When I became a father, I decided (with a little help from my wife) to stop using cannabis. I thought that it wasn’t right to be a parent and be a drug user. I lasted almost two and a half years without a single puff. I spent most of that time without drinking as well. I was doing okay; life was ticking along well enough.

Then, something happened in my family: my sister-in-law lost her life to breast cancer. A young, vibrant woman, taken from her husband and two daughters, well before her time. Something shifted in me, after that. I could no longer see what it was that I was holding on to my sobriety for.

This wasn’t the first time I had decided to put down the pipe, so to speak. When I went to uni in my mid-twenties, I decided to go clean and serene, just to see how well I could do. I also managed to abstain from cannabis for a year or so in my early twenties – I still drank during this time, though. I had experience managing my illness sober… but also with my drinking (socially responsible drug use), by using weed and booze simultaneously, and by using some party drugs, like MDMA, Speed and Ice. By the time I decided to bring cannabis back into my life, I was well aware of how my consciousness reacted to different compounds.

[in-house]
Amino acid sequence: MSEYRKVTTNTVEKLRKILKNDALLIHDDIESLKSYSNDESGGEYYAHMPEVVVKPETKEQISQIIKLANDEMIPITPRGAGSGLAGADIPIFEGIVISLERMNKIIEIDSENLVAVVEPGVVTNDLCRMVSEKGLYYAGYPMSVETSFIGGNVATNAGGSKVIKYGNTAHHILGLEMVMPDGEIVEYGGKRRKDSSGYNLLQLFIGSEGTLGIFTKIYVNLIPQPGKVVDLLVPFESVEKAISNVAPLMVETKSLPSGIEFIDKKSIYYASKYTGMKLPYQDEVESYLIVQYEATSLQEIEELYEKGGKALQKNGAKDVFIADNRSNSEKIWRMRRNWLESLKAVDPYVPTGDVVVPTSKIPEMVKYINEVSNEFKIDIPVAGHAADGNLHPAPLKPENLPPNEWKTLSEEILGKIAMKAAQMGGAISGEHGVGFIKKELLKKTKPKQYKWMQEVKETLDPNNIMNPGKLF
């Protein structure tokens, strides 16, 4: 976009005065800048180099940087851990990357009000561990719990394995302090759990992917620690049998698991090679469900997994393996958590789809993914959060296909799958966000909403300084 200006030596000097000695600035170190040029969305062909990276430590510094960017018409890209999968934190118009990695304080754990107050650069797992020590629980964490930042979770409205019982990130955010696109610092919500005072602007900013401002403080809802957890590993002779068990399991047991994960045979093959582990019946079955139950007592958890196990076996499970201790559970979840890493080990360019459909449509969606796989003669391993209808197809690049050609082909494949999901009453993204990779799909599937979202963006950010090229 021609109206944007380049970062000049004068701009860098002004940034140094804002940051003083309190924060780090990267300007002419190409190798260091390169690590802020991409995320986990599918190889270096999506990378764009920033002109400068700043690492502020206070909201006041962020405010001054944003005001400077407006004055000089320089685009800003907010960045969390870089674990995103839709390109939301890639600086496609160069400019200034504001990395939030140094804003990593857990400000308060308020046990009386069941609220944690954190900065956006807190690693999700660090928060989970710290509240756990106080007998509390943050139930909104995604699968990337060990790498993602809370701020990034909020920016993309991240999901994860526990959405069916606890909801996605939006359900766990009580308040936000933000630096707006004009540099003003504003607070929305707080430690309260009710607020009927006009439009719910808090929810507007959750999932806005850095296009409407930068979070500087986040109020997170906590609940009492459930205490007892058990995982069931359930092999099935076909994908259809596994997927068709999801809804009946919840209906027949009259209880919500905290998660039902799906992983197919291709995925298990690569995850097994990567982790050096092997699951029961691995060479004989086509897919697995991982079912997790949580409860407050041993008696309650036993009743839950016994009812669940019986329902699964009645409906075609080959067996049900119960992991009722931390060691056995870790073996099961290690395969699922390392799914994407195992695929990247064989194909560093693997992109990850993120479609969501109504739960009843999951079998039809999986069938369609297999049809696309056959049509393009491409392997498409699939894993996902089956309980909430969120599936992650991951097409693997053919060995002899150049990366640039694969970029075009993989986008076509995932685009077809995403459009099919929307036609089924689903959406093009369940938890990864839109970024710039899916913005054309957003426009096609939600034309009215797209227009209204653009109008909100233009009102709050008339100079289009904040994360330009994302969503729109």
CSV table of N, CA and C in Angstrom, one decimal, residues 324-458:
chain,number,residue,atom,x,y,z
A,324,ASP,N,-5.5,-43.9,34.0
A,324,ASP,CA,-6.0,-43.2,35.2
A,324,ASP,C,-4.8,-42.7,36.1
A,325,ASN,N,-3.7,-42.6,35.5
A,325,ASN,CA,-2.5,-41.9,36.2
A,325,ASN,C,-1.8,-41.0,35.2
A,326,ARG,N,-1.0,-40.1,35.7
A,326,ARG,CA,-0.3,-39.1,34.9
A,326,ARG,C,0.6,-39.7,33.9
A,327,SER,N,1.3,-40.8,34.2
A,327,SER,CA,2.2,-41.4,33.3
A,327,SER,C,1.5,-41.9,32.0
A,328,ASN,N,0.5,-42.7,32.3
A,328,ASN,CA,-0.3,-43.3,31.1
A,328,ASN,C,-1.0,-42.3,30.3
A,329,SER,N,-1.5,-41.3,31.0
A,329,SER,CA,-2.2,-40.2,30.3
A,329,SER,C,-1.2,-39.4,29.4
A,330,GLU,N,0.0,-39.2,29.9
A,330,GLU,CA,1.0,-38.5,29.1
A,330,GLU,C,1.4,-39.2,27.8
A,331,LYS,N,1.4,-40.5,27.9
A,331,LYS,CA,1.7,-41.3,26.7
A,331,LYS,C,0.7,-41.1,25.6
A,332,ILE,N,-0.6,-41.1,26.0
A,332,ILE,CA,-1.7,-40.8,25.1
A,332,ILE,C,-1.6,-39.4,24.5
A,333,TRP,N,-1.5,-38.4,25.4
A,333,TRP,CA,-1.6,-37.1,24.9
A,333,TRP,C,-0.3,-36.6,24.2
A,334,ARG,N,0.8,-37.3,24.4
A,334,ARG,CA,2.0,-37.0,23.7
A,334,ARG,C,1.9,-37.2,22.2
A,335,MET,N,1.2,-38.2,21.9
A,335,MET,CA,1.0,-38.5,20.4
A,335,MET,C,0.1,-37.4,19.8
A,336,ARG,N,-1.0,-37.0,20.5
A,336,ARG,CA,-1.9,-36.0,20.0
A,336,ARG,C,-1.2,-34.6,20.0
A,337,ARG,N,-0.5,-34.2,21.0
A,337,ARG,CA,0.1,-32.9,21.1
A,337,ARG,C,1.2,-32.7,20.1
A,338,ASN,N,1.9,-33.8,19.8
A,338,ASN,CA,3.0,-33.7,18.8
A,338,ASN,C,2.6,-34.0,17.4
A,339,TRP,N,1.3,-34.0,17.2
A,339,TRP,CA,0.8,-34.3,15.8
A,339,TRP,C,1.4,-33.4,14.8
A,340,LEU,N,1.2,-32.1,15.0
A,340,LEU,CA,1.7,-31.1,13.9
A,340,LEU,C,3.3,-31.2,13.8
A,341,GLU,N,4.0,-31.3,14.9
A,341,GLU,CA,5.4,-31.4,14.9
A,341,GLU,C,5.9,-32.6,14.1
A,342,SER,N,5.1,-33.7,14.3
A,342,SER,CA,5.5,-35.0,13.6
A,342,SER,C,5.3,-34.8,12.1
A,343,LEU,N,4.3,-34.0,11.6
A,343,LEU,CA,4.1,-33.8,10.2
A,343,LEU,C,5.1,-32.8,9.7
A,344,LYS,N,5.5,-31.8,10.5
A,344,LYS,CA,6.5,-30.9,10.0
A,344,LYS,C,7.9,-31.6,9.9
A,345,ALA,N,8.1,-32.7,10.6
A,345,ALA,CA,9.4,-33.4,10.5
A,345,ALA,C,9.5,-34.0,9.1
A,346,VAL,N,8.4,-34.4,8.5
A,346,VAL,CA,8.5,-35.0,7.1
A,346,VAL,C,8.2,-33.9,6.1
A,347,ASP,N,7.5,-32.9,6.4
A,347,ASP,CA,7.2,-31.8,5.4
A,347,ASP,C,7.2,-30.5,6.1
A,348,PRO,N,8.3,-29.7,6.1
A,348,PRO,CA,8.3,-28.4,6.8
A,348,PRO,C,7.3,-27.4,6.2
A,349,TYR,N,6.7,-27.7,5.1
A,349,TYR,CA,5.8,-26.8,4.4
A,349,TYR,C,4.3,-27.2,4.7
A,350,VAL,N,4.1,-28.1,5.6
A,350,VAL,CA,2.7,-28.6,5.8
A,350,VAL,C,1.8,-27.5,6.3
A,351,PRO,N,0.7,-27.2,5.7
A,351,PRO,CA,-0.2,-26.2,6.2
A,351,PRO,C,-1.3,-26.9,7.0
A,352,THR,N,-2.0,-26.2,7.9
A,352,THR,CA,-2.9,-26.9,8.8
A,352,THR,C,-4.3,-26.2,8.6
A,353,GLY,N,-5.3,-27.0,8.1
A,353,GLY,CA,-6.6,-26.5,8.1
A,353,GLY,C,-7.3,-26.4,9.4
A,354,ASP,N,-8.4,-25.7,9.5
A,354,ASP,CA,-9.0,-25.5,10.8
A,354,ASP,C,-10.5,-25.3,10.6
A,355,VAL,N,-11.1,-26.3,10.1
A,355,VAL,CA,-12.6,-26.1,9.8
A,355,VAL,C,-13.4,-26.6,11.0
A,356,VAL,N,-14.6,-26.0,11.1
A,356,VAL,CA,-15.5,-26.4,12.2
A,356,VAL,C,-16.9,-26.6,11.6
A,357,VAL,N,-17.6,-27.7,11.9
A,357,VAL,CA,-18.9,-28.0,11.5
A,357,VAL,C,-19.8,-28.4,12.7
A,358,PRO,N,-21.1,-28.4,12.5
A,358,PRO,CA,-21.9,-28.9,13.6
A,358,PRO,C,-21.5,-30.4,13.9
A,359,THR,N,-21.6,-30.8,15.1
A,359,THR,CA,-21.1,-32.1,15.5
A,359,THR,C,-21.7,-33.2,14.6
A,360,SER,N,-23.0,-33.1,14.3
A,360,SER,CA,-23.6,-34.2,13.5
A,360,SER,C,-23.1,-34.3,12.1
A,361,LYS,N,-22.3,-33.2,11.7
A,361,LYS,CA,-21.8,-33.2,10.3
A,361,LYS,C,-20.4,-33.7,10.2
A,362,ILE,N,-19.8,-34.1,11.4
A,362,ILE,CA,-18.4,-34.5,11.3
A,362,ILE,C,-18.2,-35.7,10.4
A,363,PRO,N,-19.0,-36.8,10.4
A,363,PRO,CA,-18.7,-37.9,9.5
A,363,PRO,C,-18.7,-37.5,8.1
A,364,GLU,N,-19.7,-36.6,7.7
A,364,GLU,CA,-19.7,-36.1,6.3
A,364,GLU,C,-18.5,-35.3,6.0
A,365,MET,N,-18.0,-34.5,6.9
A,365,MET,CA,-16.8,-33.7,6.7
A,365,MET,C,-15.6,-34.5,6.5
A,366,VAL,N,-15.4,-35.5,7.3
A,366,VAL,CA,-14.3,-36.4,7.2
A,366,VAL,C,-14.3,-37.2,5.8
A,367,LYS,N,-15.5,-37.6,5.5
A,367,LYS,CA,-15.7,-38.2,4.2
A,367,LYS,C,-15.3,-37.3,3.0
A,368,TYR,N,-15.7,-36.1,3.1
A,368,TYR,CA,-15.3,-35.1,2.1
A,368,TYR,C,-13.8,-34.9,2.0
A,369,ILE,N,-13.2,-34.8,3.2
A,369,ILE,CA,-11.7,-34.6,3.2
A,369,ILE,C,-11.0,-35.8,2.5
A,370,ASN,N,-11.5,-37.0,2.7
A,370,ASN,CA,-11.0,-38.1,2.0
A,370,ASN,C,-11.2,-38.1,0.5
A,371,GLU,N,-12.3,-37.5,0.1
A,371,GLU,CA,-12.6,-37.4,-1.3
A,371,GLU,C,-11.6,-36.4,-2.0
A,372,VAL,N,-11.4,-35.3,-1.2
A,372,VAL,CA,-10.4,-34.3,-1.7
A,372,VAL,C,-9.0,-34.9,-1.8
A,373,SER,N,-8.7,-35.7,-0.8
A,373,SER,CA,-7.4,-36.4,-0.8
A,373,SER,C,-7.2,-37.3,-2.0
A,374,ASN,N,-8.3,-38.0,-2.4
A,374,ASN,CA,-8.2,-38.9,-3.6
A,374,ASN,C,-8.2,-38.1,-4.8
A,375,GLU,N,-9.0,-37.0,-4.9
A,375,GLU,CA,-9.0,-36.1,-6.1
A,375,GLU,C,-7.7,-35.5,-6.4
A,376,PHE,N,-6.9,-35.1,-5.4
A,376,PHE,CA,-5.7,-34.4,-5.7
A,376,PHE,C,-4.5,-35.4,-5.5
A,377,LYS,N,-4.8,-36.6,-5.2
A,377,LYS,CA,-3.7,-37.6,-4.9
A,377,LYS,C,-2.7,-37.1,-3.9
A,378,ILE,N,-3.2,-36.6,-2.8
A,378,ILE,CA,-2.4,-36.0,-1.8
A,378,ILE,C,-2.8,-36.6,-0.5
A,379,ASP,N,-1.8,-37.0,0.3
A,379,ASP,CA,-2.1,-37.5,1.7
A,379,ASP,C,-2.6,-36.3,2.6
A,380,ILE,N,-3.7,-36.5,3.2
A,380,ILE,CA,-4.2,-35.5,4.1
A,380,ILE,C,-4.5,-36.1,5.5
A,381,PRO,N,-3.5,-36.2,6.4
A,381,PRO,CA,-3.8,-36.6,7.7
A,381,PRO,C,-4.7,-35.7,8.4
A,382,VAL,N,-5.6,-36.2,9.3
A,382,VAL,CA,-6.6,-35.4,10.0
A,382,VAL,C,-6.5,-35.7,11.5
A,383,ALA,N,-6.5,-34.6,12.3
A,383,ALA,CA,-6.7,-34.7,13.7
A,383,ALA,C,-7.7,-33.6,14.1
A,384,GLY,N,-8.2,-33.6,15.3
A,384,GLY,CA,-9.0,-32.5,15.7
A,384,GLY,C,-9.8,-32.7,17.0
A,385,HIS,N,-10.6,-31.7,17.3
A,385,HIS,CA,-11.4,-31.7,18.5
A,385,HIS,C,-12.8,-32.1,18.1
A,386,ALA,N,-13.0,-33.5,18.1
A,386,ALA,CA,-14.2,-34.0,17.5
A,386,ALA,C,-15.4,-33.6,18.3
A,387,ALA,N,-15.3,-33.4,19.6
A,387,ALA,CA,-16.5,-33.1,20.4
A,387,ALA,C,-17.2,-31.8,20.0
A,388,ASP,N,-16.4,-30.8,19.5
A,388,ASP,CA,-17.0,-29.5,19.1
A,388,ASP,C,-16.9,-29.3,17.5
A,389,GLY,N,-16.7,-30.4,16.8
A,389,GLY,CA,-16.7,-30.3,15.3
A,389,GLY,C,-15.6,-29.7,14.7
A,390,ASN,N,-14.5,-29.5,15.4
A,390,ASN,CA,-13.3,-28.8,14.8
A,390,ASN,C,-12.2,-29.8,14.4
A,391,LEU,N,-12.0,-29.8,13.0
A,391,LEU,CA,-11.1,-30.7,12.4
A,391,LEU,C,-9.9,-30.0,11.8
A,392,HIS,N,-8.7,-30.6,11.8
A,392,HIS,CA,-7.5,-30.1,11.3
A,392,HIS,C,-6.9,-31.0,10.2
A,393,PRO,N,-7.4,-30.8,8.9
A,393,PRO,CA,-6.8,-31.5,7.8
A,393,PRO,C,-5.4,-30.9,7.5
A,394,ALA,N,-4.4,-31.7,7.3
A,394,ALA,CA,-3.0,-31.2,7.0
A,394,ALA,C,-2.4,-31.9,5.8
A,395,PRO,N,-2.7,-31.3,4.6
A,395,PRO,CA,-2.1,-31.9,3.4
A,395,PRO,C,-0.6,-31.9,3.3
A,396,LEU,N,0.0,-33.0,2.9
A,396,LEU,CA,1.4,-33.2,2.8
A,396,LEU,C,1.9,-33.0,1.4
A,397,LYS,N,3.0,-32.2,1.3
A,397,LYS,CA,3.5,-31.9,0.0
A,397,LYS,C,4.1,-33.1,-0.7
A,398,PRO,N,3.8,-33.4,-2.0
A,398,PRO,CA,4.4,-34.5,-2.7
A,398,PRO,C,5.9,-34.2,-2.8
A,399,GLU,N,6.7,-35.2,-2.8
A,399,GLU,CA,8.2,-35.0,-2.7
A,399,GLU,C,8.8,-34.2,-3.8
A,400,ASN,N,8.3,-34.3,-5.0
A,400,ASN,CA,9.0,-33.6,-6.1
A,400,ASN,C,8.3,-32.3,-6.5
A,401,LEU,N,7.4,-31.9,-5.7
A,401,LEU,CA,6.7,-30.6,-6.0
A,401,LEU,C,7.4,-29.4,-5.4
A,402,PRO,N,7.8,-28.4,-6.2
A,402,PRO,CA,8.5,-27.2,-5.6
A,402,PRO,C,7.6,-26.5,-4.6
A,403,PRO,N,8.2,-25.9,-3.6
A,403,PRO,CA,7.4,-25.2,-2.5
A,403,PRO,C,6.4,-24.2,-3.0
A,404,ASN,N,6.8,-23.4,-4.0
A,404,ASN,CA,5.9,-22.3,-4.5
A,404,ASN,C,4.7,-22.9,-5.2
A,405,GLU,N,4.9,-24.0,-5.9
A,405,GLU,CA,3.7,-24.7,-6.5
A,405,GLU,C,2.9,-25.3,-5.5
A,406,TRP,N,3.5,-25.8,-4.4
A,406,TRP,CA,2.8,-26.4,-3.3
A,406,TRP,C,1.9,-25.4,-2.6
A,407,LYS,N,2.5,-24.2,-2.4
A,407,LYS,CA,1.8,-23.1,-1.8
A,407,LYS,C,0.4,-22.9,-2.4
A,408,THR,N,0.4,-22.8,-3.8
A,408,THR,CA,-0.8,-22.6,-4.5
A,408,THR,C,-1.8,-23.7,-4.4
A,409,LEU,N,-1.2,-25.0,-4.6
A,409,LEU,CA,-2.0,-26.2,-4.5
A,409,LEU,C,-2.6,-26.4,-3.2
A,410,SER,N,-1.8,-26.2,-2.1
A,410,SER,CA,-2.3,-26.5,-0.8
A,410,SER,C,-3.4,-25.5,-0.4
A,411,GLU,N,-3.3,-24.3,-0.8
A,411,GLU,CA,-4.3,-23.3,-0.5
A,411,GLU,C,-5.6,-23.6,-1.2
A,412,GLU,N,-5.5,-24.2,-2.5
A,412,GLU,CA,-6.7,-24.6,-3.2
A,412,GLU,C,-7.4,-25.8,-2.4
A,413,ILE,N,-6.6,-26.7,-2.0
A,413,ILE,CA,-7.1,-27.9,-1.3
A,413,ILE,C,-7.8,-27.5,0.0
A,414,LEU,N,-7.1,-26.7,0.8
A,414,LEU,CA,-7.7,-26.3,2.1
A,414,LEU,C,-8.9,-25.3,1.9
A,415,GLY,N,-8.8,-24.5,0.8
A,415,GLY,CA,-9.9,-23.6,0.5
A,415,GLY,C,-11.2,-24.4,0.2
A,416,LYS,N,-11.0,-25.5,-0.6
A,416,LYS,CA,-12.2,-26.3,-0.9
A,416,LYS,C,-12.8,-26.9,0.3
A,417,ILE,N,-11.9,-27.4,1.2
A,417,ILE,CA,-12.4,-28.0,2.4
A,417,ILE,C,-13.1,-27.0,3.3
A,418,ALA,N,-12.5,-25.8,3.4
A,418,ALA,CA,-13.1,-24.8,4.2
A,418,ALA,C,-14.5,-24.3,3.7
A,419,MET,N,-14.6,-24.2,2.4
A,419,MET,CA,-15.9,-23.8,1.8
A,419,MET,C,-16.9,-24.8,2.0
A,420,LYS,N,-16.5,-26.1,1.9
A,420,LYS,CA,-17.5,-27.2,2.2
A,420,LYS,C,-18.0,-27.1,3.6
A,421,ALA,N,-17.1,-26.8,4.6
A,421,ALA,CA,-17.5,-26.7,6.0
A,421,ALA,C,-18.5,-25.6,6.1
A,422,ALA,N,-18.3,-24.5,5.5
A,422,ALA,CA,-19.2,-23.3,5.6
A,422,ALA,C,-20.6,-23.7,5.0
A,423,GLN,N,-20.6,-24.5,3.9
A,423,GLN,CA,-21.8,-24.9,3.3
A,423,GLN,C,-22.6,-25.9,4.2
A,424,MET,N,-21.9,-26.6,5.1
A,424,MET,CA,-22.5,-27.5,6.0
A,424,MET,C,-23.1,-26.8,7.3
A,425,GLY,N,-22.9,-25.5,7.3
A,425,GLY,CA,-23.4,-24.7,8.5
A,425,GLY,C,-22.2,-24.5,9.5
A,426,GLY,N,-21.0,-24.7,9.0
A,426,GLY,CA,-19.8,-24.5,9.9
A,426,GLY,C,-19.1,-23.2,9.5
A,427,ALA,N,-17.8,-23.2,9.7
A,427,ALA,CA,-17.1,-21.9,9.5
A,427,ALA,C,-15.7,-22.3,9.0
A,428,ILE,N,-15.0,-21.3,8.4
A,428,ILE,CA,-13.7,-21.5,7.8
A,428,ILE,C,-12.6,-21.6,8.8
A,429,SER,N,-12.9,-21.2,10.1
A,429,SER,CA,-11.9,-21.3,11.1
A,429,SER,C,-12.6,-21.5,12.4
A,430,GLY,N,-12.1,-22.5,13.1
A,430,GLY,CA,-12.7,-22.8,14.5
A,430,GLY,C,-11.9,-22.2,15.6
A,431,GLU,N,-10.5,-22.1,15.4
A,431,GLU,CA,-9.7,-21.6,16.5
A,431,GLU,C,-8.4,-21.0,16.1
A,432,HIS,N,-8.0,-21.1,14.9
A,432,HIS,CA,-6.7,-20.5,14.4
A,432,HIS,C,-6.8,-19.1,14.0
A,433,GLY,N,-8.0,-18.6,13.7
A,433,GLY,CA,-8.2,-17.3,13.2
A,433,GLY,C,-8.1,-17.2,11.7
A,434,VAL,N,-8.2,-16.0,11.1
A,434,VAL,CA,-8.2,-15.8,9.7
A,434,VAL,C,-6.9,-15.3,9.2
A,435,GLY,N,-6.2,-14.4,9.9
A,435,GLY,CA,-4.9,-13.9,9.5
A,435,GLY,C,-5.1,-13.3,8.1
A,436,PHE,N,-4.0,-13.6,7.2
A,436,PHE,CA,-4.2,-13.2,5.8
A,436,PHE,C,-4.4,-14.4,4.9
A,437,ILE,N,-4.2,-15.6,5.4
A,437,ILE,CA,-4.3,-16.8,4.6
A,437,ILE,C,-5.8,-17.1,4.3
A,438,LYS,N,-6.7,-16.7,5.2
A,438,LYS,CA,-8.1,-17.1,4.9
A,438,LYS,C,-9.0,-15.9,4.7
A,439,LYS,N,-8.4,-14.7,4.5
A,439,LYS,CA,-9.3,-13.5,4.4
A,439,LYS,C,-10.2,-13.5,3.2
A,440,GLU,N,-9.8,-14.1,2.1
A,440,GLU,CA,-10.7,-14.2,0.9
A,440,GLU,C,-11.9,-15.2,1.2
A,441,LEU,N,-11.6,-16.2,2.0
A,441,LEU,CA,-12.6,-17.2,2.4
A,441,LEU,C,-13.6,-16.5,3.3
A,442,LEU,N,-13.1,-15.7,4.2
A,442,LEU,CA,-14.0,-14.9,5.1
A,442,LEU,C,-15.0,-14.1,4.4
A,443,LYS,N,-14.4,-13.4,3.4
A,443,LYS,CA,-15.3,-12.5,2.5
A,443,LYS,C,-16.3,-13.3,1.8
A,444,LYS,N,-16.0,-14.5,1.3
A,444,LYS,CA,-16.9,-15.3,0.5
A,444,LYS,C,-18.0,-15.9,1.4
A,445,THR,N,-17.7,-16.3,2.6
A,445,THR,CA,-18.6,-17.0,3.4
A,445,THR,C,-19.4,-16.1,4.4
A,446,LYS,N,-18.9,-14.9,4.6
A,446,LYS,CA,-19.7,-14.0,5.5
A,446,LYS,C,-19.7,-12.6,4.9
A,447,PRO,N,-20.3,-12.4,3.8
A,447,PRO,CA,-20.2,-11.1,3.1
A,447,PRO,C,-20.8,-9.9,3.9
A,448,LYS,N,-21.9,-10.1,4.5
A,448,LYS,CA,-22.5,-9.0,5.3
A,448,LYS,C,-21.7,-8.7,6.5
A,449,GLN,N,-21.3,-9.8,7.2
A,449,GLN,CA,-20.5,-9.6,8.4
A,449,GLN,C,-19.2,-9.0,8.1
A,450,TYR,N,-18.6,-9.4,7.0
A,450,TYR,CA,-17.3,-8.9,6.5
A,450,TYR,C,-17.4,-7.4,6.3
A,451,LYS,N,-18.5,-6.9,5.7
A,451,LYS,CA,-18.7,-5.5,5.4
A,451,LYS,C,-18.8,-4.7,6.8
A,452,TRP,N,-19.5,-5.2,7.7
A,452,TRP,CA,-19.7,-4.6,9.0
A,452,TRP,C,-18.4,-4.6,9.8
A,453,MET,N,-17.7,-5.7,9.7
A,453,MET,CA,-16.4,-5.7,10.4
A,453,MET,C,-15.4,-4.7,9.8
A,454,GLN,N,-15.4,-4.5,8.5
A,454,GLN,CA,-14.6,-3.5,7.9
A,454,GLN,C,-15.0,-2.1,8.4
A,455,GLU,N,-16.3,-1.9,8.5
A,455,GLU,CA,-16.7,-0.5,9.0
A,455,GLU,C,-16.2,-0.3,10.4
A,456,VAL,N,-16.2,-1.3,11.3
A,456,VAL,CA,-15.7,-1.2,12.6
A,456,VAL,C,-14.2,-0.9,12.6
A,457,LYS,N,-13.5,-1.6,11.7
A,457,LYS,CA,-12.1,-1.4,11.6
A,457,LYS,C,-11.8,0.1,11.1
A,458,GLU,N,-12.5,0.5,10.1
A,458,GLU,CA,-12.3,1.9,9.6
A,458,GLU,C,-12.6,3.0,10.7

I considered the possibility that using cannabis again at age 37 might put me at increased risk of a manic episode. To be honest, I quickly pushed it to one side; I figured my medication would take care of things, so I resolved to be extra vigilant about taking it. Cannabis is a real love of mine, and I was so glad to have it back in my life. In retrospect, though, I couldn’t ever be truly objective about my usage.

Coming Home Again

The year following my decision to pick up weed again was a very challenging one. First off, my wife had a breast cancer scare. This meant confronting both the prospect of a future without her, and the possibility of my daughters’ increased risk of the disease. That itself rocked us as a family. I was personally shook. I had been underemployed, only picking up temporary gigs here and there, which only added to the stress. I decided to return to teaching as a casual relief. The pay was great, the roster was flexible, and I had just enough experience to manoeuvre my way through whatever a school day might bring.